DOJ Responds to States’ Correspondence About Illegal Offshore Gambling



  • Back in April, the Michigan Gaming Control Board joined a coalition of seven states that urged the US Department of Justice to tackle offshore wagering.
  • About four months later, the DOJ responded to the coalition’s correspondence and assured that it placed a premium on combating illegal gambling.
  • The response of the DOJ notwithstanding, the American Gambling Association confirms there's a loss of over $13.3 billion in tax revenue to illegal gambling.

Several months ago, the Michigan Gaming Control Board, along with authorities from Nevada, Colorado, New Jersey and four other states wrote to the DOJ. In the letter, they pressured the US Department of Justice to offer assistance in combating the growing menace of unlicensed offshore gambling in the nation. The letter which was forwarded to the Attorney General’s office would not get a response until the final week in August.

And unlike the coalition of states would have wanted, the response only gave vague assurances without specifics of new action. Below is a rundown of how the DOJ is approaching the fight against illegal offshore gambling.

Reviewing the MGCB’s Stand Against Offshore Gambling

The MGCB was one of many state regulatory bodies to write to the DOJ on April 28. Other signatories were Illinois, Colorado, Louisiana,  New Jersey, Nevada, and Mississippi. The coalition advocated for more federal measures to crack down on online casinos and illegal offshore sportsbooks. Michigan was ably represented in the letter, thanks to a detailed message by Henry Williams, the MGCB director, which detailed the state’s position on the issue.

Williams, like other authorities, pointed out the risks that come with using offshore gambling sites that are not legal. First among many is that offshore operators are not subject to the same regulations as those based on state law. So, this prevents the MGCB and other coalition regulators from resolving consumer disputes between residents of their state and offshore service providers in court.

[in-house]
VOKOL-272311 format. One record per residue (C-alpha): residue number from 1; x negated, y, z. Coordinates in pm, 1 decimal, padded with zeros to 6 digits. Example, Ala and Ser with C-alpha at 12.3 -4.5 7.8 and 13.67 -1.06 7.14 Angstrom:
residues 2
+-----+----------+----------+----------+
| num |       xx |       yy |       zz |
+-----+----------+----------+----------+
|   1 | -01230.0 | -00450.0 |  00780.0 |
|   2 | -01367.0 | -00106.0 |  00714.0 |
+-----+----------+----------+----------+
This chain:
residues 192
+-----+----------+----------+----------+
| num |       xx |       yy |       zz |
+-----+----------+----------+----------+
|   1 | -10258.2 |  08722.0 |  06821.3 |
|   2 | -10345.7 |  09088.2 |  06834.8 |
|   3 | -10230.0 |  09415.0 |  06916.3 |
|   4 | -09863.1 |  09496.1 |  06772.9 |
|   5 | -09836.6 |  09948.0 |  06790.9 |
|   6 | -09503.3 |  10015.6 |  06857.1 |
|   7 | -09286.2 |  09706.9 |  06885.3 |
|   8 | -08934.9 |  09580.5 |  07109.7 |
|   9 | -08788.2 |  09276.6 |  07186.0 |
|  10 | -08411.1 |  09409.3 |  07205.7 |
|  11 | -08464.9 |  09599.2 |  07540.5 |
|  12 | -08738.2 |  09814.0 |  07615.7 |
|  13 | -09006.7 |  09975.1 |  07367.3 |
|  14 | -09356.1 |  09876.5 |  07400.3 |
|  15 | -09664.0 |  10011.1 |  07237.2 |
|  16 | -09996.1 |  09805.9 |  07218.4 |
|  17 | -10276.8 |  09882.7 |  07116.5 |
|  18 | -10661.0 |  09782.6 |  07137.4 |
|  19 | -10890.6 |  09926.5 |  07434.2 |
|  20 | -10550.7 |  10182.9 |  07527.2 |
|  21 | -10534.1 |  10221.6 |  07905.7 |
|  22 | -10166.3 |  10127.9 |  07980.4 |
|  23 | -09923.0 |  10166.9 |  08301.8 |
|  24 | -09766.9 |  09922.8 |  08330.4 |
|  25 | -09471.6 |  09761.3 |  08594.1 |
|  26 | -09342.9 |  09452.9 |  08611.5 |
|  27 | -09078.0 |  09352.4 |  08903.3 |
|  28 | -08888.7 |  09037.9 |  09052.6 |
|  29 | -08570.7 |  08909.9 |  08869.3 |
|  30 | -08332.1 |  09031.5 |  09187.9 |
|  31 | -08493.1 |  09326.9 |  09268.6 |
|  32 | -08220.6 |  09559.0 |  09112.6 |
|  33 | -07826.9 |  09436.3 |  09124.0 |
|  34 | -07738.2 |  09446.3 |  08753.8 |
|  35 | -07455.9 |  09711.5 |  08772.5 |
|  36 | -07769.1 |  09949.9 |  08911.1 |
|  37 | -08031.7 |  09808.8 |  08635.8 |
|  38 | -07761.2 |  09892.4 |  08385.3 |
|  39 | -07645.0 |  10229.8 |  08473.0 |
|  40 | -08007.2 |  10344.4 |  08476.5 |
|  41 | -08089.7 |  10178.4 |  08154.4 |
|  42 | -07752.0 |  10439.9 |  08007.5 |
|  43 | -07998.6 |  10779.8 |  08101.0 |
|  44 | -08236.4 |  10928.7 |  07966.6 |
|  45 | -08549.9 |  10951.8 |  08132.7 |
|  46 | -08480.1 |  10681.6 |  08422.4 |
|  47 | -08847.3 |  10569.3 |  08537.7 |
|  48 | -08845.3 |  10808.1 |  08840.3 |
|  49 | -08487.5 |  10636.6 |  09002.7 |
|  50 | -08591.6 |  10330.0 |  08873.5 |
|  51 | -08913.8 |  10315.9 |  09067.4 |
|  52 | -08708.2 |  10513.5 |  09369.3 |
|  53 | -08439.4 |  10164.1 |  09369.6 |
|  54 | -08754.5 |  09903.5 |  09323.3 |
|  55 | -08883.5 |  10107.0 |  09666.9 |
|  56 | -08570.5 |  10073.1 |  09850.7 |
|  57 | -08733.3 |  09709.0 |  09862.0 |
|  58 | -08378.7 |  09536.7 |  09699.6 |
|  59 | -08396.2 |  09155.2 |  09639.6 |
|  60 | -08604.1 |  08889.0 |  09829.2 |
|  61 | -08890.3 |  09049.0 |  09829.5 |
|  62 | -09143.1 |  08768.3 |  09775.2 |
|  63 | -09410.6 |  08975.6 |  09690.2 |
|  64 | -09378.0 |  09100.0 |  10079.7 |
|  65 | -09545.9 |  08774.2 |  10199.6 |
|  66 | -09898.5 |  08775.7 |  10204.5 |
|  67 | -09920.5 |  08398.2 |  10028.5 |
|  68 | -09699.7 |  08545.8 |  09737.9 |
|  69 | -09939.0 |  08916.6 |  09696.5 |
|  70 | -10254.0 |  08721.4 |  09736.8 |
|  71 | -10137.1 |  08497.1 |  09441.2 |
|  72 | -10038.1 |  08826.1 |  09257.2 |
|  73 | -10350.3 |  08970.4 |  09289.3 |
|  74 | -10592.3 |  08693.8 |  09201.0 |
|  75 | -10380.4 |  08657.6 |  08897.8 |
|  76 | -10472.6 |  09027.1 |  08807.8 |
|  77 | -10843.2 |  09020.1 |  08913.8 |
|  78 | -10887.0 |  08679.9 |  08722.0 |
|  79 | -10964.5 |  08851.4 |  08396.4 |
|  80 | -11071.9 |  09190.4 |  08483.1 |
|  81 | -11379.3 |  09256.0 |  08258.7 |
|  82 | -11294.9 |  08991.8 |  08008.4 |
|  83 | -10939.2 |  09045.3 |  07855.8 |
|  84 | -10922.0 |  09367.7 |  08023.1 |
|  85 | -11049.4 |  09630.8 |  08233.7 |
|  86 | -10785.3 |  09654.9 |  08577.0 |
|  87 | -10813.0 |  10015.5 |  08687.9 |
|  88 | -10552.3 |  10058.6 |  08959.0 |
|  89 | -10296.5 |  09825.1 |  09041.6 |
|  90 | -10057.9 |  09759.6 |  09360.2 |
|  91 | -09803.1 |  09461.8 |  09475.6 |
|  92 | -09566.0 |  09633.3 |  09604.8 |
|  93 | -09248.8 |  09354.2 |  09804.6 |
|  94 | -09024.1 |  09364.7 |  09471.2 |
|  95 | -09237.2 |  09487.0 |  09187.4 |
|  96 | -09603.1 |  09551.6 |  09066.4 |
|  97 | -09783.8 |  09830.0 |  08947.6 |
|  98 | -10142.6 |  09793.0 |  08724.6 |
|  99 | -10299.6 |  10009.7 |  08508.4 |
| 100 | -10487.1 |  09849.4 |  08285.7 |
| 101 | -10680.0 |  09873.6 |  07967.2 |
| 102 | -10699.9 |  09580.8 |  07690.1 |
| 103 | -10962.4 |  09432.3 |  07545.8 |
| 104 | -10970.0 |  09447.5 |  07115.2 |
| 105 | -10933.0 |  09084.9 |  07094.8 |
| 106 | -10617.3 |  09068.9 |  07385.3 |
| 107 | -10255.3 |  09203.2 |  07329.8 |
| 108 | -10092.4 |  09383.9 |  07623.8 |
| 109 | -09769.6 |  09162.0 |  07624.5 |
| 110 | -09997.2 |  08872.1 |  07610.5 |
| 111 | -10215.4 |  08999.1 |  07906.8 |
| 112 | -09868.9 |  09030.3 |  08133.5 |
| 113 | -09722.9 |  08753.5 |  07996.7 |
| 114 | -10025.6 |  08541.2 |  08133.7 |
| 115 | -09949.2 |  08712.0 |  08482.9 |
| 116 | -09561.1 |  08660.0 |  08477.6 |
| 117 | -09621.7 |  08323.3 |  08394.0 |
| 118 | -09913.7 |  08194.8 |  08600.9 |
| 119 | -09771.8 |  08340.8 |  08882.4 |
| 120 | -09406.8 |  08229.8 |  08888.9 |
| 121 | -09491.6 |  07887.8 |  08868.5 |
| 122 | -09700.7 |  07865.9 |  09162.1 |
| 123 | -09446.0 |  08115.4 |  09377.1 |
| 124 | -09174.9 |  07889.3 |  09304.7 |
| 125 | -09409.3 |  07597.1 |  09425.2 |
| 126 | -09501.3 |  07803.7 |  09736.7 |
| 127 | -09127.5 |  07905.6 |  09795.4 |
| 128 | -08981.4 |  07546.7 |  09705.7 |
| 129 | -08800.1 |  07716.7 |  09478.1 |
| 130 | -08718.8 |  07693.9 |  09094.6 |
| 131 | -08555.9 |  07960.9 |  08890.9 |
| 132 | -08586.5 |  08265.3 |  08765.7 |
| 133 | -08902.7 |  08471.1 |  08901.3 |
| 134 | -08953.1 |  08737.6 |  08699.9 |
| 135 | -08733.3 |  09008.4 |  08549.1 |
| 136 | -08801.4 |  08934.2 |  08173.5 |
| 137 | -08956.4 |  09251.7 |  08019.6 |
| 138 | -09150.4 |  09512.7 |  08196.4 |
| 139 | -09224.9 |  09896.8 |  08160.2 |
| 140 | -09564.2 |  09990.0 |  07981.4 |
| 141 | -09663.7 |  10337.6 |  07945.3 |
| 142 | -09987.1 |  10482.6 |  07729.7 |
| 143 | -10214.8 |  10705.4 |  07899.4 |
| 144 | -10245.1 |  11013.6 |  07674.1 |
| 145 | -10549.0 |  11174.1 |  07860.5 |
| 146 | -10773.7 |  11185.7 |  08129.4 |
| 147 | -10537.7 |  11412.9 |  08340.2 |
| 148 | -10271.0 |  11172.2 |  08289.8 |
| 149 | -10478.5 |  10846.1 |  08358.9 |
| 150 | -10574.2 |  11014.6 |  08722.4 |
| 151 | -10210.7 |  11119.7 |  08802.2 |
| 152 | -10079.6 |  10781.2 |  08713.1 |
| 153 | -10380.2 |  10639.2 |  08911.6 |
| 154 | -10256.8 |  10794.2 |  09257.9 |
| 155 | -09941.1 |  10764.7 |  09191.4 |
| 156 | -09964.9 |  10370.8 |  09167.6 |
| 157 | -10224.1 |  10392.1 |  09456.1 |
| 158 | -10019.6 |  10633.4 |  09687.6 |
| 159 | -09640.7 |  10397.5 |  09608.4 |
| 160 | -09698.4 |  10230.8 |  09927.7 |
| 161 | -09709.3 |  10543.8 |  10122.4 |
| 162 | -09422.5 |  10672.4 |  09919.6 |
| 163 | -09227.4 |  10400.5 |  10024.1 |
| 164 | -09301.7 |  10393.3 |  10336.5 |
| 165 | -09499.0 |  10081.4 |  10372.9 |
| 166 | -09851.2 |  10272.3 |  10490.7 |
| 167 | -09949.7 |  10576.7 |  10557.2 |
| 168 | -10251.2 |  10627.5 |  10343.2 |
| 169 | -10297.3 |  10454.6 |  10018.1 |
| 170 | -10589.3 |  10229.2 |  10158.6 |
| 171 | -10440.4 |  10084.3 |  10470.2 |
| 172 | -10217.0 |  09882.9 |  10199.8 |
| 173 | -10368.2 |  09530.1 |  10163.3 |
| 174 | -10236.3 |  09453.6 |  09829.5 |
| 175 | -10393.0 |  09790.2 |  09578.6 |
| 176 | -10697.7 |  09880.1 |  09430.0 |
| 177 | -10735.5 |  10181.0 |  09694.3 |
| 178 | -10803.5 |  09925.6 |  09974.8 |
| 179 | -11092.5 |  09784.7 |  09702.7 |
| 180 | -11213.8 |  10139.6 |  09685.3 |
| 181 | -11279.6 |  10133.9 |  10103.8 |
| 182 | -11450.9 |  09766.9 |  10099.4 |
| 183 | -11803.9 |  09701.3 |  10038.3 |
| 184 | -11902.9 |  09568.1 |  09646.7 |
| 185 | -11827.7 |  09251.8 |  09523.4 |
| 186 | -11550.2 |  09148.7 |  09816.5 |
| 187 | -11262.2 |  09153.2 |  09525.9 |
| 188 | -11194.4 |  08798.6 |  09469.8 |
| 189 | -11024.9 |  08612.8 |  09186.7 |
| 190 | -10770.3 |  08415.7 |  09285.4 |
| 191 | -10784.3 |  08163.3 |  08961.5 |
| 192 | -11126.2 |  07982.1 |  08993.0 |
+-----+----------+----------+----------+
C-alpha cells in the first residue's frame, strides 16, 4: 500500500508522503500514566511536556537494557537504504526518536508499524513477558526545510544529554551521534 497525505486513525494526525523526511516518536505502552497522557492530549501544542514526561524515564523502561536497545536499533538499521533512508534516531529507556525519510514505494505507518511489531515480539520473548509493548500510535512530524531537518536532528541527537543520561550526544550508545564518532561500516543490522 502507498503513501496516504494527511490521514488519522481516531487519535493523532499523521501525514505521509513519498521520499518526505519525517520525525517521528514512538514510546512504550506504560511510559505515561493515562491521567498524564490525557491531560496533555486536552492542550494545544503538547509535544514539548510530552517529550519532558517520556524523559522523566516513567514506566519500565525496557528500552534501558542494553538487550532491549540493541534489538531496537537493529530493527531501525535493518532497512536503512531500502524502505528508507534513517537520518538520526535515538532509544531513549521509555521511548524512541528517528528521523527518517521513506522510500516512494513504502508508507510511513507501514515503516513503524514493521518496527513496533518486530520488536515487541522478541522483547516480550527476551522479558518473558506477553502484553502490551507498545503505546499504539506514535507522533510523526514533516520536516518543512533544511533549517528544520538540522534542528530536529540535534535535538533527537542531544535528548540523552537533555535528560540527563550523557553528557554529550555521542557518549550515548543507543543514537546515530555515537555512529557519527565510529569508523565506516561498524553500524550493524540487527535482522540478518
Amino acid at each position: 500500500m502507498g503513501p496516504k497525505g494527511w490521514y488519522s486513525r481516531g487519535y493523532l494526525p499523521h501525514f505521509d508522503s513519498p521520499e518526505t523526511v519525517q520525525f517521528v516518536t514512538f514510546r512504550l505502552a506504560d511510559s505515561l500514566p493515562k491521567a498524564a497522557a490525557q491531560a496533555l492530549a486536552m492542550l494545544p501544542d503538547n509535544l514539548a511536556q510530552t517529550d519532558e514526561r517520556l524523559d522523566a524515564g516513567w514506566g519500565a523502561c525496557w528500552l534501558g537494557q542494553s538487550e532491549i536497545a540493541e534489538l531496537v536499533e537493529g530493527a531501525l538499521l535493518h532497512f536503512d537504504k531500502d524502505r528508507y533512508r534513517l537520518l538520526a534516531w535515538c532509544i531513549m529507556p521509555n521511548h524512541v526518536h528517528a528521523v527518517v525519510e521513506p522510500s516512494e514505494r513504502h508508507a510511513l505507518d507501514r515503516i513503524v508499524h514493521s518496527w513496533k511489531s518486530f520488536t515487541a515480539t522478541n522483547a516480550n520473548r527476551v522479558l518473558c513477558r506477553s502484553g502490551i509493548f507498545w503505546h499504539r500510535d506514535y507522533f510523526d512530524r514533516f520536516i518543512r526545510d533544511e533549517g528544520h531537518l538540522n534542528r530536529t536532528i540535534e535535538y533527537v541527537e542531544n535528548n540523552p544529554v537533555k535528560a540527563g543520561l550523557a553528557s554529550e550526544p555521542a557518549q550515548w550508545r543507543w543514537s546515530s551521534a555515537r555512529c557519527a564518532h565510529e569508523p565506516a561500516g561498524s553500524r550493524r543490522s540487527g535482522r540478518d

Some other issues are the absence of age restrictions and the loss of potential state tax which could have funded major sectors like education and healthcare. Other issues ranged from the non-existence of responsible gaming efforts, rife money laundering activities and unfair practices, typically involving non-payment of wins to customers. And due to their easy access, offshore sites had a direct impact on legal Michigan online gambling, both financially and otherwise.

DOJ's Reassurance a Mere Echo with No Fresh Steps in Sight

In a letter signed on July 12, 2023, the DOJ finally responded to Kirk Hendrick, Chairman of the Nevada Gaming Control Board, with all coalition states also receiving a copy of the letter. While describing how the DOJ is using its resources to combat offshore gaming, the letter effectively accepts the concern of these governments.

However, there are no indications that they intend to change tactics or increase their focus. The DOJ, through Megan Bennett, its Intergovernmental Liaison, stated that it has undertaken measures to investigate illegal gaming in collaboration with the Federal Bureau of Investigation. Should allegations of illegal gambling be substantiated, the Department noted that the appropriate federal prosecuting authority would press charges.

Chairman Hendrick reproduced the letter on the official X handle of the Nevada Gaming Control Board. The tweet is available below.

Unfortunately for the states, this is less action that they would have expected. But as a first step, an acknowledgement of the problem by the DOJ and the FBI may well be a step in the right direction.

Billions Slip Through the Cracks as a Consequence of Illegal Offshore Gambling

This year, the American Gaming Association estimated that $510 billion is lost annually to illegal gambling in the United States. This further results in a loss of tax revenue for the states of $13.3 billion, which is more than the $11.7 billion revenue which all seven states legally generated in 2021.

Moving forward, the AGA detailed the effects of the black market and lack of government oversight on legitimate gaming operations. Back home, though, the MGCB has increased its focus on illegal gambling machines in the state. Impressively,  373 illicit slot machines were seized in 2022 and 17 people were convicted of gambling-related crimes.

At Gamble Online Michigan, we recently reported that the Michigan Gaming Control Board conducted a successful raid at The Flint Arcade. This raid led to the seizure of two gaming machines,  48 computers and $13,260 in illegal gambling profits. The raid occurred at the same location as an earlier raid in August 2022, when the building was still known as The Cellular Vault.

Jessica is a news contributor to Gamble Online Michigan. She holds a Bachelor's degree in Economics but has over three years of experience working in the hospitality and gambling industry. Despite her core finance and investment banking background, she has been a casino feature writer for N1 Interactive Limited and multiple gambling affiliate sites. Her work has been featured on the bet365 blog, and Max Force Racing. She spends her time between Michigan and California, staying up-to-date on the latest industry developments